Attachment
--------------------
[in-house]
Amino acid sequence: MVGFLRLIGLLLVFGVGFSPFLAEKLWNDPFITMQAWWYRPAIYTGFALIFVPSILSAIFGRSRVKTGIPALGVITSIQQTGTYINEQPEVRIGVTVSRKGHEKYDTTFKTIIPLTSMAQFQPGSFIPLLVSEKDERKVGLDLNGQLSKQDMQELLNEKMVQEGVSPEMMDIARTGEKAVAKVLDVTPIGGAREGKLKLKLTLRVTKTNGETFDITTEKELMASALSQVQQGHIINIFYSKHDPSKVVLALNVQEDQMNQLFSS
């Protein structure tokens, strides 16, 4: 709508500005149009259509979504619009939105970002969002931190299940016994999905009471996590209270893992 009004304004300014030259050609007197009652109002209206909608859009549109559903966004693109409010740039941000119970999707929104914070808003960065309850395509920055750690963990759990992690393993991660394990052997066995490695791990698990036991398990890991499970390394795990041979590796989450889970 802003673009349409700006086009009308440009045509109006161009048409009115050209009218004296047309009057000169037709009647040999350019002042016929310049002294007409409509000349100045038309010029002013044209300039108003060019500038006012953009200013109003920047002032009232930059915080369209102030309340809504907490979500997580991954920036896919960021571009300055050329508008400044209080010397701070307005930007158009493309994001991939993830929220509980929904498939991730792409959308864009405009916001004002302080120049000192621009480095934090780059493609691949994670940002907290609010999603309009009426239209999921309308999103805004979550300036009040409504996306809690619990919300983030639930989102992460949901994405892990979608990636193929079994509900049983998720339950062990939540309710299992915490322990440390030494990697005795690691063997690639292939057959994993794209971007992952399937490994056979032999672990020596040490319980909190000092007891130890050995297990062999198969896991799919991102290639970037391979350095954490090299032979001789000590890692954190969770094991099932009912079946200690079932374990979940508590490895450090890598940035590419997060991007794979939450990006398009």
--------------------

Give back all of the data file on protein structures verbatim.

[in-house]
Amino acid sequence: MVGFLRLIGLLLVFGVGFSPFLAEKLWNDPFITMQAWWYRPAIYTGFALIFVPSILSAIFGRSRVKTGIPALGVITSIQQTGTYINEQPEVRIGVTVSRKGHEKYDTTFKTIIPLTSMAQFQPGSFIPLLVSEKDERKVGLDLNGQLSKQDMQELLNEKMVQEGVSPEMMDIARTGEKAVAKVLDVTPIGGAREGKLKLKLTLRVTKTNGETFDITTEKELMASALSQVQQGHIINIFYSKHDPSKVVLALNVQEDQMNQLFSS
């Protein structure tokens, strides 16, 4: 709508500005149009259509979504619009939105970002969002931190299940016994999905009471996590209270893992 009004304004300014030259050609007197009652109002209206909608859009549109559903966004693109409010740039941000119970999707929104914070808003960065309850395509920055750690963990759990992690393993991660394990052997066995490695791990698990036991398990890991499970390394795990041979590796989450889970 802003673009349409700006086009009308440009045509109006161009048409009115050209009218004296047309009057000169037709009647040999350019002042016929310049002294007409409509000349100045038309010029002013044209300039108003060019500038006012953009200013109003920047002032009232930059915080369209102030309340809504907490979500997580991954920036896919960021571009300055050329508008400044209080010397701070307005930007158009493309994001991939993830929220509980929904498939991730792409959308864009405009916001004002302080120049000192621009480095934090780059493609691949994670940002907290609010999603309009009426239209999921309308999103805004979550300036009040409504996306809690619990919300983030639930989102992460949901994405892990979608990636193929079994509900049983998720339950062990939540309710299992915490322990440390030494990697005795690691063997690639292939057959994993794209971007992952399937490994056979032999672990020596040490319980909190000092007891130890050995297990062999198969896991799919991102290639970037391979350095954490090299032979001789000590890692954190969770094991099932009912079946200690079932374990979940508590490895450090890598940035590419997060991007794979939450990006398009």